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Confucian Beliefs vs Biotechnology



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Friday December 18 5:27 AM ET

S. Korea Bans Human Cloning Funding

SEOUL, South Korea (AP) - South Korea banned funding today for
research into human cloning but acknowledged that it cannot stop
``maverick doctors'' from forging ahead with the controversial
procedure.

The move came after a medical team at Seoul's Kyonghee
University announced earlier this week that it had successfully
cloned a human embryo in its initial stage of development.

The announcement caught the government off guard and sparked
protest rallies by South Koreans, whose deep-rooted Confucian
beliefs were shaken by the news.

In downtown Seoul today, 20 civic activists shook signs
demanding a ban on human cloning research. One sign carried a
row of identical mug shots and asked: ``Which one is the real
Me?''

The Science and Technology Ministry was not given any prior
information about the experiment by the Kyonghee University
doctors, said Kim Ho-sung, a ministry official.

``Our position is firm and clear: There will be no funding for
any such research,'' he said.

But Kim added that the government planned no legal action
against the scientists.

``There will always be maverick scientists. We cannot do
anything to stop them,'' he said. ``They will be few in number,
and you do not burn down the whole house to kill a few fleas.''

At the National Assembly, legislators prepared to pass a new law
next month banning research on human cloning except for research
on cancer or other diseases.

``The law will not punish anybody but will have a strong warning
effect on the few scientists who are interested in cloning
research,'' said Rep. Rhee Shang-hi, who spearheaded the
legislation.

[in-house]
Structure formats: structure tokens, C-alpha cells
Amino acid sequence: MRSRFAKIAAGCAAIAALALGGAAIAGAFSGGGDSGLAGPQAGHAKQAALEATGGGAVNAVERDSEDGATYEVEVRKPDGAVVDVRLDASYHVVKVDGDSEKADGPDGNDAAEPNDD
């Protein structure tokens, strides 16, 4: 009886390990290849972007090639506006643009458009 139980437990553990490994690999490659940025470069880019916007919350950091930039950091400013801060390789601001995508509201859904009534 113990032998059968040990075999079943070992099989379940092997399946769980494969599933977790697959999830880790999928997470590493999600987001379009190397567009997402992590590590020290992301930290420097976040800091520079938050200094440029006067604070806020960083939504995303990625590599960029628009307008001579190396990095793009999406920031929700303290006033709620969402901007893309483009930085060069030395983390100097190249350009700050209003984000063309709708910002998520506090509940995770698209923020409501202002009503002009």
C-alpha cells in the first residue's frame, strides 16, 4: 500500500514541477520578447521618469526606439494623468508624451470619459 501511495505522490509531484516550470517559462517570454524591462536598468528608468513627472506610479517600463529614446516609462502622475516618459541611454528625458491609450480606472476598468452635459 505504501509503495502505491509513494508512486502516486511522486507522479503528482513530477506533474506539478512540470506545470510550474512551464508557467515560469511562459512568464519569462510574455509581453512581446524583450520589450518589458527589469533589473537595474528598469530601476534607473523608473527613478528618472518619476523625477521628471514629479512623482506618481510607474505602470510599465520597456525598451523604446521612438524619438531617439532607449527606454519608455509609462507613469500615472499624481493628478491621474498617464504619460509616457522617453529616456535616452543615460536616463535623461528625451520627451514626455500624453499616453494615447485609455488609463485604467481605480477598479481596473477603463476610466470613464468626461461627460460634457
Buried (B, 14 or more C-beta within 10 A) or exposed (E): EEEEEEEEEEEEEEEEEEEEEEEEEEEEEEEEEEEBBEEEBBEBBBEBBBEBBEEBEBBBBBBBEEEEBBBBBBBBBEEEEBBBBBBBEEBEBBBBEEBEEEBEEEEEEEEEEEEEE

But civic organizations charged that the legislation would do
nothing to stop human cloning research because it does not call
for penalties and provides no clear distinction between cloning
research and similar scientific work.

``We must stop scientists seeking commercial benefits and cheap
heroism, like those at Kyonghee University,'' 20 civic groups
said in a joint statement.

Dr. Lee Bo-yeon, a professor at the fertility clinic of Kyonghee
University Hospital, said he conducted the experiment to help
infertile patients and said cloning human embryos should be
encouraged to create replacement organs.

But he said he would conduct no further experiments until legal
and ethical disputes were resolved.

Many Koreans, influenced by Confucian mores, believe that their
bodies are inherited from ancestors. They prize their family
lineage and keep detailed documents about their forebears. Human
cloning will disrupt that tradition.

Lee's team replaced the nucleus of a woman's egg with the
nucleus of one of her body cells, transferring her DNA to the
egg.

The team then cultivated the egg until it grew into four cells,
an early embryonic stage.

American cloning experts said it was the first time they knew of
that human DNA had been transferred from a body cell into a
human egg, with the egg then developing into embryonic cells.
Body cells, as opposed to eggs or sperm, contain the full
complement of a person's DNA.

But the Americans added that the experiment was stopped too
early to determine whether it would grow into a viable embryo,
much less a human fetus.

Others, including the Scottish scientists who created Dolly the
sheep, the world's first cloned animal, even doubted Lee's
claims, noting the South Korean team has yet to present its
evidence to scientific journals. 
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